New in paperback. Hardcover was published in 1997. A sumptuously illustrated, complete, and up-to-the-minute guide to dinosaur science for the general reader.
This is a New York Public Library outstanding reference book of 1998. While the inhabitants of the lost world have long held sway over our imaginations, in recent years dinosaur science has experienced an explosive growth. More books on dinosaurs have been published in the past decade than in all the previous 150 years since Richard Owen named these 'fearfully great lizards' (correctly, 'reptiles'), and dinosaur research continues to make headlines. Reporting the latest discoveries and research, this book is an exuberant celebration of dinosaurs and of our ongoing fascination with them.Here, in one volume, is the single, most-authoritative account of dinosaur paleontology for the general reader. So rapidly has the field expanded that no individual can hope to master all the aspects of dinosaur paleontology. For this book, the editors have brought together forty-six experts in subjects ranging from functional morphology and paleobiology to biogeography and systematics to present a thorough survey of the dinosaurs from the earliest discoveries through the contemporary controversies over their extinction.Where contention exists, as over the question of whether dinosaurs were warm-blooded or cold-blooded, the editors have let the experts agree to disagree.Throughout technical jargon is kept to a minimum, and there is also a glossary of less familiar terms. Readers will find a wealth of information on the study and classification of dinosaurs, on each of the dinosaur groups, and on dinosaur biology and evolution. Not the least among these riches are the more than 350 illustrations (Including 16 pages of color plates), many prepared especially for this volume.The volume concludes with a survey of dinosaurs in the media and a chronology of the history of dinosaur science. The single most authoritative account of dinosaur paleontology for the general public, all in one volume. Sumptuously illustrated, with up-to-the-minute information. More than 350 illustrations, including 16 pages in full color. Each chapter written by an expert in dinosaur studies. Includes the latest dinosaur discoveries. New information on the warm-blooded/cold-blooded debate. New insights on the possibility of isolating dinosaur DNA. What dinosaurs ate and how we know about it? Dinosaurs in the media A time-line of the history of dinosaur science And much, much more!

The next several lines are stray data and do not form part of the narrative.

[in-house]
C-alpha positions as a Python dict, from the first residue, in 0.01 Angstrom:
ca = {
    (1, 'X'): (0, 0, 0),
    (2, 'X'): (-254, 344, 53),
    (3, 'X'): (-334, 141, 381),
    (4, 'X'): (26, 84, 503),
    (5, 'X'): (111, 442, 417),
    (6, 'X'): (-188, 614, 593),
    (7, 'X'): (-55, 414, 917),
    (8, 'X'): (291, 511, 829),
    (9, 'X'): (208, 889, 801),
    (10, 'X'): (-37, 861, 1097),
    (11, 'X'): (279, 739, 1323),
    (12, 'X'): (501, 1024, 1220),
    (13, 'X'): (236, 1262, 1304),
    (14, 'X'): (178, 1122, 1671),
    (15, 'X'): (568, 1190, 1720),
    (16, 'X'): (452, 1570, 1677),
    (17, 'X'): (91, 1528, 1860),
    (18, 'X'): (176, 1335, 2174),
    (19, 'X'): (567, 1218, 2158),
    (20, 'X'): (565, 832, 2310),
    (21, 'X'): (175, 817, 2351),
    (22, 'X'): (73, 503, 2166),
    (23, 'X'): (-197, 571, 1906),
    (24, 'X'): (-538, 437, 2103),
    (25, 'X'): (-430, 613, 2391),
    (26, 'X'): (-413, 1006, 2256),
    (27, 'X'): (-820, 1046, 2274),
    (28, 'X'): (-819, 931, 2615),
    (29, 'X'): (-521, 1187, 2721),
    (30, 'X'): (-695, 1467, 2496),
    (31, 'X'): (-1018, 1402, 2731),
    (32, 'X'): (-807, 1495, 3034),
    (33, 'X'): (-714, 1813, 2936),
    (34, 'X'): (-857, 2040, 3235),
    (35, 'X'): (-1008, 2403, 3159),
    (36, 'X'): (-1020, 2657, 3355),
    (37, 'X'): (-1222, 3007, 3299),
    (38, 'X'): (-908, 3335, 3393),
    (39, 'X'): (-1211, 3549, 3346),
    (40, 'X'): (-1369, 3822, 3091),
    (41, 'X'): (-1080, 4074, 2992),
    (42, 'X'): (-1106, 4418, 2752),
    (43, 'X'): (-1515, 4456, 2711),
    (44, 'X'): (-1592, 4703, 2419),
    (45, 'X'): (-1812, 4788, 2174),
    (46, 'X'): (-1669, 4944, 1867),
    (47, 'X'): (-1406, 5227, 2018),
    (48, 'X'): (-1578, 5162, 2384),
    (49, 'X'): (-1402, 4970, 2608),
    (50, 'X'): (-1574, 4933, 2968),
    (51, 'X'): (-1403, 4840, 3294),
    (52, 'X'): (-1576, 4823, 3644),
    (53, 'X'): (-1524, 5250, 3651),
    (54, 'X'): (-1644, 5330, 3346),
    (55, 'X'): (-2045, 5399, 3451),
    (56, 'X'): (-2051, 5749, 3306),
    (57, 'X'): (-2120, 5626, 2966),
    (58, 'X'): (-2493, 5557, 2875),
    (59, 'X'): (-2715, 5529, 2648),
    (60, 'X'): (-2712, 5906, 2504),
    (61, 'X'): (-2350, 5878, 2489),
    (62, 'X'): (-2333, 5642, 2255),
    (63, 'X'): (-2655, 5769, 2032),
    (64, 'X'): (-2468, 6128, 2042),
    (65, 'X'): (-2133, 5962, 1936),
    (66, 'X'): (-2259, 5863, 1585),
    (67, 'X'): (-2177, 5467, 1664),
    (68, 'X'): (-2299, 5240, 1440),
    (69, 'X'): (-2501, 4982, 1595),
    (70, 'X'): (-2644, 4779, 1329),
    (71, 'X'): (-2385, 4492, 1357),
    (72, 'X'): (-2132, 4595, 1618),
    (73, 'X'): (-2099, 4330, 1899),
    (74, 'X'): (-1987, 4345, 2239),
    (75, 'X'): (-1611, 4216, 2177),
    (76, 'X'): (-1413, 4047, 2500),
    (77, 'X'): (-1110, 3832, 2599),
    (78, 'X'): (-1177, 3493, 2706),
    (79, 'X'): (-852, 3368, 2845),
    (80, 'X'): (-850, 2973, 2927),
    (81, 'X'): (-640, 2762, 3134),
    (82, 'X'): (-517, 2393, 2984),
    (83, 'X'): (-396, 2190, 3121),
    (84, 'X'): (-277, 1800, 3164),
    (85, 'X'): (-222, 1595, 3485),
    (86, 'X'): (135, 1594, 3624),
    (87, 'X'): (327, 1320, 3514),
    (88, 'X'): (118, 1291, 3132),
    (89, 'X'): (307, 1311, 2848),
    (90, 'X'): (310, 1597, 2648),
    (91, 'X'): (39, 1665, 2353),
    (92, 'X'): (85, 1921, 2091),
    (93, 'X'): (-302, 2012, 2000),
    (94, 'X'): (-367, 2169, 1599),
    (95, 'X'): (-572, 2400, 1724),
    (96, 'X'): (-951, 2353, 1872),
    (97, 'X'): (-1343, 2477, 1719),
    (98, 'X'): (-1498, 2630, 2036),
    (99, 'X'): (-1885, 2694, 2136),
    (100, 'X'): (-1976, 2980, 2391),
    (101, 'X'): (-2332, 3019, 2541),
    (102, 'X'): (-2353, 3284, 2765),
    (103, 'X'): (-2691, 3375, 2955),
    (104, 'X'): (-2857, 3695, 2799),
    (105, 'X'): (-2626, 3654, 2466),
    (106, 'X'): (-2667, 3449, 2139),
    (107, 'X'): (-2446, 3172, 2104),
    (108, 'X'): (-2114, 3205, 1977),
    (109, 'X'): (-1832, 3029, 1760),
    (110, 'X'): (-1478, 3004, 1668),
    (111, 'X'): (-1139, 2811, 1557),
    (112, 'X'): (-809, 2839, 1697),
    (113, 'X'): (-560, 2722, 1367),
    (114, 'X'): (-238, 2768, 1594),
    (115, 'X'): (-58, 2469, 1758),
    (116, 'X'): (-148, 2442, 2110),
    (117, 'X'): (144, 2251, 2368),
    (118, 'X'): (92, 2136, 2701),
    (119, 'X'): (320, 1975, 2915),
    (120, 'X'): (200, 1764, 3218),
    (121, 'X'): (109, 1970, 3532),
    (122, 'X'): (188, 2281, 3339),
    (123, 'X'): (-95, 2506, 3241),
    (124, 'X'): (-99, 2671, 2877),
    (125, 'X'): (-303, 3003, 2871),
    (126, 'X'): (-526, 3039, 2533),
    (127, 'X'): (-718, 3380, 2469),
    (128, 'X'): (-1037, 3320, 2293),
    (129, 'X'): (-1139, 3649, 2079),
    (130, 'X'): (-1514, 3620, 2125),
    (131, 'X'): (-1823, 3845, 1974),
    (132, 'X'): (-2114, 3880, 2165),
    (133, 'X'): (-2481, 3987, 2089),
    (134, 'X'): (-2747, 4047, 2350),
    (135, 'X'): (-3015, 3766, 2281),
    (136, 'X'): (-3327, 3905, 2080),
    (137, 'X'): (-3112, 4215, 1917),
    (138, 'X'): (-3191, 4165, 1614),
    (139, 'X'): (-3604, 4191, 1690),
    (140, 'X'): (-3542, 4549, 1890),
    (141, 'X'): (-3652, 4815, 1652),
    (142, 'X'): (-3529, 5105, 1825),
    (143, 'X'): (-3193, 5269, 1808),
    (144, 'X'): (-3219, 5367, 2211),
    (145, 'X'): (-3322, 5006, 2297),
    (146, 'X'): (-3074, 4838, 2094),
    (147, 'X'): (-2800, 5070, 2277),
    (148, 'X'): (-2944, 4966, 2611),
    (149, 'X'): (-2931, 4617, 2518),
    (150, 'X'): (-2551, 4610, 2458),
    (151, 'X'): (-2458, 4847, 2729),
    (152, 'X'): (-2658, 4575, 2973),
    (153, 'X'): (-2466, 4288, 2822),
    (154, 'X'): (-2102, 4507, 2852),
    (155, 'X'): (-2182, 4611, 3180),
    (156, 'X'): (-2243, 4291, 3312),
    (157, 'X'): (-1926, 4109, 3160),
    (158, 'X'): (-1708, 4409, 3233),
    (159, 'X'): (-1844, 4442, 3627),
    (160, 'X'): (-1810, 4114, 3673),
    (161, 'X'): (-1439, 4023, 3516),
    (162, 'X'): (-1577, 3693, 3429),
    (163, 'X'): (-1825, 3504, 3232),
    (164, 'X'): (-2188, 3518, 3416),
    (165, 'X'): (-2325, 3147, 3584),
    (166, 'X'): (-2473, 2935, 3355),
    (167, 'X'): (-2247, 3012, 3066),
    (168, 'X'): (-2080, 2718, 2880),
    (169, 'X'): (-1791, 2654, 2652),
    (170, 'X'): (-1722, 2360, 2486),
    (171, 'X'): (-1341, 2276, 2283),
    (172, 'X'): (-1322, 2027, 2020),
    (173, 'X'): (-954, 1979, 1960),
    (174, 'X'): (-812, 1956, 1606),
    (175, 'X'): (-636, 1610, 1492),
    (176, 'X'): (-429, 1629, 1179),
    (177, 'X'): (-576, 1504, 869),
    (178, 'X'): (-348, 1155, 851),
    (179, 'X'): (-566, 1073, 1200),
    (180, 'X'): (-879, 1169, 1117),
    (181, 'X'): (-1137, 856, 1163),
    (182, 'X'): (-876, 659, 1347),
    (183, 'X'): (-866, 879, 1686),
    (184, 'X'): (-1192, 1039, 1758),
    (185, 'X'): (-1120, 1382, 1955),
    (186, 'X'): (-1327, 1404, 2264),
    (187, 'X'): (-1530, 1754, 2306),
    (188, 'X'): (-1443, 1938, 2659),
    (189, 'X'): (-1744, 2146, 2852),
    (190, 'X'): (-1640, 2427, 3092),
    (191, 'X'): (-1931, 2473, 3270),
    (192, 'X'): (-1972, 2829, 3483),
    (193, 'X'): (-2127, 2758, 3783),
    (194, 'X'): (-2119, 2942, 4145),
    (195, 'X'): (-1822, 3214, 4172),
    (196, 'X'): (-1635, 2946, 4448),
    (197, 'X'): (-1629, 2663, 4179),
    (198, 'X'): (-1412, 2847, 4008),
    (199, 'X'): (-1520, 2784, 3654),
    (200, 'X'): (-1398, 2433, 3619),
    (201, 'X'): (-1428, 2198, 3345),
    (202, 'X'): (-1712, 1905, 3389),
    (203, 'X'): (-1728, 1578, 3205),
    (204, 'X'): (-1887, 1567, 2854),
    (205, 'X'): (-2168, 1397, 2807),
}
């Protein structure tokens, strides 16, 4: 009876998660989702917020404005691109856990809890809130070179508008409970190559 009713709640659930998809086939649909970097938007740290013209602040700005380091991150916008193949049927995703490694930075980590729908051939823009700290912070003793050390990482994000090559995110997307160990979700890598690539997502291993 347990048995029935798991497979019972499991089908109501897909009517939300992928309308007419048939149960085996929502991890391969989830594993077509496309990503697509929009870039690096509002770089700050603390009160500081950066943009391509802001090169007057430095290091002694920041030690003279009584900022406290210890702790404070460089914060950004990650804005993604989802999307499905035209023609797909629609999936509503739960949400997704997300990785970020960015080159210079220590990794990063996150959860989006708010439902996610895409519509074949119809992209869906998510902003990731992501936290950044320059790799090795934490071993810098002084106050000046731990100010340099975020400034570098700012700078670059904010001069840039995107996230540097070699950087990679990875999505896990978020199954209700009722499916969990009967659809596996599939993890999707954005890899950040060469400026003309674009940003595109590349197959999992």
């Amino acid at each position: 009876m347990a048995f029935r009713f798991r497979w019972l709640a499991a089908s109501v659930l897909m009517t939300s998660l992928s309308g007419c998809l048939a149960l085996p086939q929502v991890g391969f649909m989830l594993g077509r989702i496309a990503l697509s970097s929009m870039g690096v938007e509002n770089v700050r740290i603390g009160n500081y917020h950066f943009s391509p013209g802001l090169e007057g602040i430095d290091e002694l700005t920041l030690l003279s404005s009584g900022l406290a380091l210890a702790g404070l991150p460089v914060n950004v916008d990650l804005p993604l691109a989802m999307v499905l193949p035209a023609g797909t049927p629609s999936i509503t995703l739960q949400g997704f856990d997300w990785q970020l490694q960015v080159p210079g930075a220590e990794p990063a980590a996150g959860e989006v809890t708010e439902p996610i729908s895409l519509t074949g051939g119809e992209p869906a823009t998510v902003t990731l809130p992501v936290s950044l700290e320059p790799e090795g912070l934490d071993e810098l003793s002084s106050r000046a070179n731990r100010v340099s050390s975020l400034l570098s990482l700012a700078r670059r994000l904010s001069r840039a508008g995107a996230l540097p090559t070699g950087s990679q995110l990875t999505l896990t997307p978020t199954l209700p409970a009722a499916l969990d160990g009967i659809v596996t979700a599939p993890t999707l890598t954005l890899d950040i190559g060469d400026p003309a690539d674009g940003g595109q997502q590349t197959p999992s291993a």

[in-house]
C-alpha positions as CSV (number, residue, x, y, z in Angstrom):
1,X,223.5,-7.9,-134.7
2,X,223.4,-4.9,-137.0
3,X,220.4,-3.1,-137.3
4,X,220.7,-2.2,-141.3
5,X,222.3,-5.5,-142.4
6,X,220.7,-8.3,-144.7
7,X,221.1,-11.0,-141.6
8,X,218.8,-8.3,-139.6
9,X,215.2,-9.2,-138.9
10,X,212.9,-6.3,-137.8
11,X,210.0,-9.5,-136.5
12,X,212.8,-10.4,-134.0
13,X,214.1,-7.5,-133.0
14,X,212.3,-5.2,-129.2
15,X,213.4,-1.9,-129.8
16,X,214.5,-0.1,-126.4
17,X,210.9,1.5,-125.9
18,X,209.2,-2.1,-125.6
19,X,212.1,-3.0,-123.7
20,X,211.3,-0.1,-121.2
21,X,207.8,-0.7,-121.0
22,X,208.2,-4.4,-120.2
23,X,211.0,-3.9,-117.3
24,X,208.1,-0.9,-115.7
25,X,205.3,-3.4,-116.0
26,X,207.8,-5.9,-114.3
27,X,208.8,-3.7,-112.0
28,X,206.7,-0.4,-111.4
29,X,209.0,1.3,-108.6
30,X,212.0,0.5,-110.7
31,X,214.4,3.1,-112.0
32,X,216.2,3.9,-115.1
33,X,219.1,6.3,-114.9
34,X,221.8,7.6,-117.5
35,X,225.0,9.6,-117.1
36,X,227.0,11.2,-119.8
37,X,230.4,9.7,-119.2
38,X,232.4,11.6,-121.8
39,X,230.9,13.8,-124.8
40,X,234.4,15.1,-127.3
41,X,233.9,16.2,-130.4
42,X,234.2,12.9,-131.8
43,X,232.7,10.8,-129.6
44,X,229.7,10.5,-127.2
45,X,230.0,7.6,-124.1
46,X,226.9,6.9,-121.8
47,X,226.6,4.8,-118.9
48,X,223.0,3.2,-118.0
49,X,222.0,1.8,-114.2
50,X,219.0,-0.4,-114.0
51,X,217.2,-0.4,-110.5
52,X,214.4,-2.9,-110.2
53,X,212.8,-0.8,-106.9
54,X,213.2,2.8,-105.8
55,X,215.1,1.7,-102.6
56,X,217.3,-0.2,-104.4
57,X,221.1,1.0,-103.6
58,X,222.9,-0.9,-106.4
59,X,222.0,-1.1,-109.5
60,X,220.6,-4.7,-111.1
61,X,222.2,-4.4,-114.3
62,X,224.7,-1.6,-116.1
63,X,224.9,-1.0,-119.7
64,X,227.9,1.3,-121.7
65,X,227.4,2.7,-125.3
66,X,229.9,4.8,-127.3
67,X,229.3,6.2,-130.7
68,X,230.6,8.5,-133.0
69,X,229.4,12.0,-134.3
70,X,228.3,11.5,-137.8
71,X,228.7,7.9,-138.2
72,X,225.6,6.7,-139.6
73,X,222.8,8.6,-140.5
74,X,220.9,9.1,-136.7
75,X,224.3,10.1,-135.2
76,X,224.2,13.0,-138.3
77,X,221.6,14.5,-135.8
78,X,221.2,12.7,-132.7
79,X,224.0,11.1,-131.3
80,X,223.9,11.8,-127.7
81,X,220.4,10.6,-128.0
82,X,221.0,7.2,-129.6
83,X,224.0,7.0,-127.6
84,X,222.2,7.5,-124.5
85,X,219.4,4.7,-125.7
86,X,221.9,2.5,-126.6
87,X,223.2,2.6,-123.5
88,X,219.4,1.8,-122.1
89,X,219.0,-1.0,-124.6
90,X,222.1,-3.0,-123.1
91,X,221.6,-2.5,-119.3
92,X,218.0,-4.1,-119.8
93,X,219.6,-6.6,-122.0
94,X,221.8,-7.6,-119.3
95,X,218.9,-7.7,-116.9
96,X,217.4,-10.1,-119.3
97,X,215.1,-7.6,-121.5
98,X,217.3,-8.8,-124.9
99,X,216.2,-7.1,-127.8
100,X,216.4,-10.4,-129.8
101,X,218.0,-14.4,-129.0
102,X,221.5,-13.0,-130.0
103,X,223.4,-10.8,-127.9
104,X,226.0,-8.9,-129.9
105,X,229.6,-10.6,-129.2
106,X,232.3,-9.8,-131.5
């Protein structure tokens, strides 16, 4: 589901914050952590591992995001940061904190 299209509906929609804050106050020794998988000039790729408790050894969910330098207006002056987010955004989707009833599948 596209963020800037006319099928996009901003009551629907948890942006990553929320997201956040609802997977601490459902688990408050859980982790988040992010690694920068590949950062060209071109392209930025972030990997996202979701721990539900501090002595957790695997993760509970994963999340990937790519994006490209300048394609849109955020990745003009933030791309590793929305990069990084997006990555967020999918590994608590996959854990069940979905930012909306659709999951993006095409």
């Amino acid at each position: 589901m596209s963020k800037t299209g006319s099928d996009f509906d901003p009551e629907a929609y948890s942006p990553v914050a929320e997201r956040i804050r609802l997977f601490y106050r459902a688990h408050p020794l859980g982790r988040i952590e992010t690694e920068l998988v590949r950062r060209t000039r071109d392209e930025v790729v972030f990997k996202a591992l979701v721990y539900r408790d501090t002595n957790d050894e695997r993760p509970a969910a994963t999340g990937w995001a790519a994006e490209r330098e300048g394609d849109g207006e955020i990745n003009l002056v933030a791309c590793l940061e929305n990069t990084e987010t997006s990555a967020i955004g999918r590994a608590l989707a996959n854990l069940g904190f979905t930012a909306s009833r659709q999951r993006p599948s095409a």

PREFACEEuropean Dinosaur Hunters: Hans-Dieter Sues North American Dinosaur Hunters: Edwin H. Colbert Asian Dinosaur Hunters: John R. Lavas Dinosaur Hunters of the Southern Continents: Thomas R. Holtz, Jr. PART TWO: THE STUDY OF DINOSAURS Hunting for Dinosaur Bones: David D. Gillette The Osteology of the Dinosaurs: Thomas R. Holtz, Jr. and M. K.Brett-Surman The Taxonomy and Systematics of the Dinosaurs: Thomas R. Holtz, Jr. and M. K. Brett-Surman Dinosaurs and Geologic Time: James O. Farlow The Scientific Study of Dinosaurs: Ralph E. Chapman Molecular Paleontology: Rationale and Techniques for the Study of Ancient Biomolecules: Mary Higby Schweitzer Dinosaurs as Museum Exhibits: Kenneth Carpenter Restoring Dinosaurs as Living Animals: Farlow and M. K. Brett-Surman Politics and Paleontology: Richard Owen and the Invention of Dinosaurs: Hugh Torrens Evolution of the Archosaurs: J. Michael Parrish Origin and Early Evolution of Dinosaurs: Michael J. Benton Theropods: Philip J. Currie Segnosaurs (Therezinosaurs): Teresa Maryanska Prosauropods: Jacques VanHeerden Sauropods: John S. McIntosh, M. K. Brett-Surman, and James O. Farlow Stegosaurs: Peter M. Galton Ankylosaurs: Kenneth Carpenter Marginocephalians: Catherine A. Forster and Paul C. Sereno Plants as Food and Habitat in the Age of Dinosaurs: Bruce H. Tiffney What Did Dinosaurs Eat? Coprolites and Other Direct Evidence of Dinosaur Diets: Karen Chin Dinosaur Combat and Courtship: Scott Sampson Dinosaur Eggs: Karl F. Hirsch and Darla K. Zelenitsky How Dinosaurs Grew: R. E. H. Reid Engineering a Dinosaur: R. McN. Alexander Dinosaurian Paleopathology: Bruce M. Rothschild Dinosaurian Physiology: the Case for "Intermediate" Dinosaurs: R. E. H. Reid Oxygen Isotopes in Dinosaur Bone: Reese E. Barrick, Michael K. Stoskopf, and William J. Showers A Blueprint for Giants: Do Living Reptiles, Birds or Mammals Provide the Best Model for the Physiology of Large Dinosaurs? Frank V. Paladino, James R. Spotila, and Peter Dodson New Insights into the Metabolic Physiology of Dinosaurs: John Ruben, Andrew Leitch, Willem Hillenius, Nicholas Geist, and Terry Jones The Scientific Study of Dinosaur Footprints: James O. Farlow and Ralph E. Chapman The Paleoecological and Paleoenvironmental Utility of Dinosaur Tracks: Martin G. Lockley PART FIVE: Dinosaurs: Ralph E. Molnar Major Groups of Non-Dinosaurian Vertebrates of the Mesozoic Era: Michael Morales Continental Tetrapods of the Early Mesozoic: Faunas and Faunal Changes: Hans-Dieter Sues Dinosaurian Faunas of the Later Mesozoic: Dale A. Russell and Jose F. Bonaparte The Extinction of the Dinosaurs: A Dialogue Between a Catastrophist and a Gradualist: Dale A. Russell and Peter Dodson PART SIX: DINOSAURS AND THE MEDIA Dinosaurs and the Media: Donald F. Glut and M. K. Brett-Surman APPENDIX: A CHRONOLOGICAL INDEX